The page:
So while my high school buddies in Brooklyn were losing themselves in Alan Freed and the rhythm and blues music that evolved into rock ‘n’ roll, I was steeping myself in Hank Williams, Webb Pierce, Faron Young, Hank Thompson, Eddy Arnold, Hank Snow, Slim Whitman, and cowboy favorites such as Autry, Tex Ritter, Ernest Tubb, Roy Rogers, and Rogers’ original compatriots, the Sons of the Pioneers. My adolescent fantasy of singing on the “Grand Ole Opry” ranked second only to playing for the Brooklyn Dodgers, and I learned about five chords on the guitar and about 500 country and western songs.

At that time, the only thing truly cowboy about that line-up of singers I mention is that several of them wore cowboy hats and occasionally appeared in chaps and spurs. Over the years, I’ve come to recognize that “cowboy” is an attitude and a mindset more than a way of life or vocation; like me, most of the singers I mentioned above probably weren’t comfortable around horses, steers, or ranch waste; nevertheless, they extolled the way of the cowboy.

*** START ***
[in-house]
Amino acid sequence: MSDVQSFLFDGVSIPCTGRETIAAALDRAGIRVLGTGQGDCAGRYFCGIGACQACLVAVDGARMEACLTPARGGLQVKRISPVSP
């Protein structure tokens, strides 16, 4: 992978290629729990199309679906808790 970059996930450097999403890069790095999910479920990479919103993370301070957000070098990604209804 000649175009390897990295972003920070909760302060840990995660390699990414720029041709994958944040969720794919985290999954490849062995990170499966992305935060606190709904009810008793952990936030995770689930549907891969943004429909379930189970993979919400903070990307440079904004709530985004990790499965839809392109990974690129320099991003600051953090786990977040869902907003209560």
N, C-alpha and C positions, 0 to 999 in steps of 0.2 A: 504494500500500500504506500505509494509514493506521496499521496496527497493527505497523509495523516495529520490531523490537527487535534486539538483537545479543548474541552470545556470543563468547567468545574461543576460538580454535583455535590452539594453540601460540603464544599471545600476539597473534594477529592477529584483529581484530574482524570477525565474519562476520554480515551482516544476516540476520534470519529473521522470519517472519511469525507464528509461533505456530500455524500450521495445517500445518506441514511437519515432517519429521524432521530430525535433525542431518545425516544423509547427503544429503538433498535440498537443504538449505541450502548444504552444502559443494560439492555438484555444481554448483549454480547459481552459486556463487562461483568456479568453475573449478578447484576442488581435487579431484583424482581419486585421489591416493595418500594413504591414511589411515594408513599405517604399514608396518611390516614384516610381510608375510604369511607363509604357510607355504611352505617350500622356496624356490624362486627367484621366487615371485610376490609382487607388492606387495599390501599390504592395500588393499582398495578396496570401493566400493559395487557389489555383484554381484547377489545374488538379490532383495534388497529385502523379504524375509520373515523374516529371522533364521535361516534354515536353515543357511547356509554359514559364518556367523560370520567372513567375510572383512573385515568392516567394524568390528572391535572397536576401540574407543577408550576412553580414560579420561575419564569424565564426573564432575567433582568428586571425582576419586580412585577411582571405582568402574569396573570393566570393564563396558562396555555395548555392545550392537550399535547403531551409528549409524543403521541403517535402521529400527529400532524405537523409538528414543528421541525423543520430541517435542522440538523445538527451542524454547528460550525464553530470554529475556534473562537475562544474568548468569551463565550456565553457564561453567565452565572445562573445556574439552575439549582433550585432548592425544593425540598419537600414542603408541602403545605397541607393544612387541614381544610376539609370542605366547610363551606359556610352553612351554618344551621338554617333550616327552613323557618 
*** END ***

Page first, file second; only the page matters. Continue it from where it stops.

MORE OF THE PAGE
I think what cowboy singers promoted and what appealed to me as a boy was what I now can identify as the life of a “cowboy contemplative.” My heroes didn’t respond to life with Clint Eastwood macho aided by a big six-shooter; they backed off, rode alone, extolled the trail, preferred the dogies to the barroom, and sang quiet ballads.

Even when they did have to turn to the gun, they acted and then, like Alan Ladd’s “Shane” or the legendary Lone Ranger, rode into the distance to be alone with themselves—and perhaps, with God—and to sing a song (I just know the Lone Ranger sang when he was alone).